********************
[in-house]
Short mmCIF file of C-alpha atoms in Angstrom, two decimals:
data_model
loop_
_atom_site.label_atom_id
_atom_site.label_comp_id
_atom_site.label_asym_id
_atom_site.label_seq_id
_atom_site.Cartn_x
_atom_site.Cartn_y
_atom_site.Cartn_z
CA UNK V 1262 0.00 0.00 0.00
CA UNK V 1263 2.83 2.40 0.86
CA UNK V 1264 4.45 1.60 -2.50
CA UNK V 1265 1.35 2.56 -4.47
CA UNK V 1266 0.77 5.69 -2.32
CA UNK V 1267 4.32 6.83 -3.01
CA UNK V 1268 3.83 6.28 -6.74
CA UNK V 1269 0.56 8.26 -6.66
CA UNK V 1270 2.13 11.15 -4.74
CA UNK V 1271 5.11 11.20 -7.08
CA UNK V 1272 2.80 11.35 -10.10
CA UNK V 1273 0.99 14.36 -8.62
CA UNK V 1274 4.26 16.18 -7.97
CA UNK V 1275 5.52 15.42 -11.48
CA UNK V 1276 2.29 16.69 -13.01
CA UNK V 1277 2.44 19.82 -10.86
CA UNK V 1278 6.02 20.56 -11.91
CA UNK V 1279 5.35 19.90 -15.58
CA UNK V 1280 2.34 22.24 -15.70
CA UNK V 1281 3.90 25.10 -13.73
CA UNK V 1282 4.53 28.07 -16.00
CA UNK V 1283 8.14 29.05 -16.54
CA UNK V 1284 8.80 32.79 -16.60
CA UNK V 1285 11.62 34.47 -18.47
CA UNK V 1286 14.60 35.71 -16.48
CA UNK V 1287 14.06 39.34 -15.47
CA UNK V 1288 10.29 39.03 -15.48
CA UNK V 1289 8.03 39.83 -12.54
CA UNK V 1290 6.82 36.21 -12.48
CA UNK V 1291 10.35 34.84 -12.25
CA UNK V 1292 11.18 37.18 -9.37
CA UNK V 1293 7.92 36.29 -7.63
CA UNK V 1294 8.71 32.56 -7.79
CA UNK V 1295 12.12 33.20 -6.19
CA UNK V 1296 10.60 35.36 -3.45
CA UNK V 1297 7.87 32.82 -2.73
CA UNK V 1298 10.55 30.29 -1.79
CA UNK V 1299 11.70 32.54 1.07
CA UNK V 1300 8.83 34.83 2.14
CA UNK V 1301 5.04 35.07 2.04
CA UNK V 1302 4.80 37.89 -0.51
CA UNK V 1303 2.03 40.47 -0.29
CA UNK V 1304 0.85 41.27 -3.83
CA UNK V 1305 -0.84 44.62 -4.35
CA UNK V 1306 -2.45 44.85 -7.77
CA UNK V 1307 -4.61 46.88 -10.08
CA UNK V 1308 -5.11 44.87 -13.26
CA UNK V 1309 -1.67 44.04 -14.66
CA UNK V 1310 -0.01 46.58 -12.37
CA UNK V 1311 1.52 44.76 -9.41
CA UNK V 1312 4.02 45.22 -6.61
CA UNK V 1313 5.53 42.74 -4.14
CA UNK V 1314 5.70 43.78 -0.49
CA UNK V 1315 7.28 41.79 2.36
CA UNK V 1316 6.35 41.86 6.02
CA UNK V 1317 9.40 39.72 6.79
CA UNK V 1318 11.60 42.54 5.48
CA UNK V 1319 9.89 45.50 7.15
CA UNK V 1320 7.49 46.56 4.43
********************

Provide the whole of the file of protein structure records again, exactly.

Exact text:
[in-house]
Short mmCIF file of C-alpha atoms in Angstrom, two decimals:
data_model
loop_
_atom_site.label_atom_id
_atom_site.label_comp_id
_atom_site.label_asym_id
_atom_site.label_seq_id
_atom_site.Cartn_x
_atom_site.Cartn_y
_atom_site.Cartn_z
CA UNK V 1262 0.00 0.00 0.00
CA UNK V 1263 2.83 2.40 0.86
CA UNK V 1264 4.45 1.60 -2.50
CA UNK V 1265 1.35 2.56 -4.47
CA UNK V 1266 0.77 5.69 -2.32
CA UNK V 1267 4.32 6.83 -3.01
CA UNK V 1268 3.83 6.28 -6.74
CA UNK V 1269 0.56 8.26 -6.66
CA UNK V 1270 2.13 11.15 -4.74
CA UNK V 1271 5.11 11.20 -7.08
CA UNK V 1272 2.80 11.35 -10.10
CA UNK V 1273 0.99 14.36 -8.62
CA UNK V 1274 4.26 16.18 -7.97
CA UNK V 1275 5.52 15.42 -11.48
CA UNK V 1276 2.29 16.69 -13.01
CA UNK V 1277 2.44 19.82 -10.86
CA UNK V 1278 6.02 20.56 -11.91
CA UNK V 1279 5.35 19.90 -15.58
CA UNK V 1280 2.34 22.24 -15.70
CA UNK V 1281 3.90 25.10 -13.73
CA UNK V 1282 4.53 28.07 -16.00
CA UNK V 1283 8.14 29.05 -16.54
CA UNK V 1284 8.80 32.79 -16.60
CA UNK V 1285 11.62 34.47 -18.47
CA UNK V 1286 14.60 35.71 -16.48
CA UNK V 1287 14.06 39.34 -15.47
CA UNK V 1288 10.29 39.03 -15.48
CA UNK V 1289 8.03 39.83 -12.54
CA UNK V 1290 6.82 36.21 -12.48
CA UNK V 1291 10.35 34.84 -12.25
CA UNK V 1292 11.18 37.18 -9.37
CA UNK V 1293 7.92 36.29 -7.63
CA UNK V 1294 8.71 32.56 -7.79
CA UNK V 1295 12.12 33.20 -6.19
CA UNK V 1296 10.60 35.36 -3.45
CA UNK V 1297 7.87 32.82 -2.73
CA UNK V 1298 10.55 30.29 -1.79
CA UNK V 1299 11.70 32.54 1.07
CA UNK V 1300 8.83 34.83 2.14
CA UNK V 1301 5.04 35.07 2.04
CA UNK V 1302 4.80 37.89 -0.51
CA UNK V 1303 2.03 40.47 -0.29
CA UNK V 1304 0.85 41.27 -3.83
CA UNK V 1305 -0.84 44.62 -4.35
CA UNK V 1306 -2.45 44.85 -7.77
CA UNK V 1307 -4.61 46.88 -10.08
CA UNK V 1308 -5.11 44.87 -13.26
CA UNK V 1309 -1.67 44.04 -14.66
CA UNK V 1310 -0.01 46.58 -12.37
CA UNK V 1311 1.52 44.76 -9.41
CA UNK V 1312 4.02 45.22 -6.61
CA UNK V 1313 5.53 42.74 -4.14
CA UNK V 1314 5.70 43.78 -0.49
CA UNK V 1315 7.28 41.79 2.36
CA UNK V 1316 6.35 41.86 6.02
CA UNK V 1317 9.40 39.72 6.79
CA UNK V 1318 11.60 42.54 5.48
CA UNK V 1319 9.89 45.50 7.15
CA UNK V 1320 7.49 46.56 4.43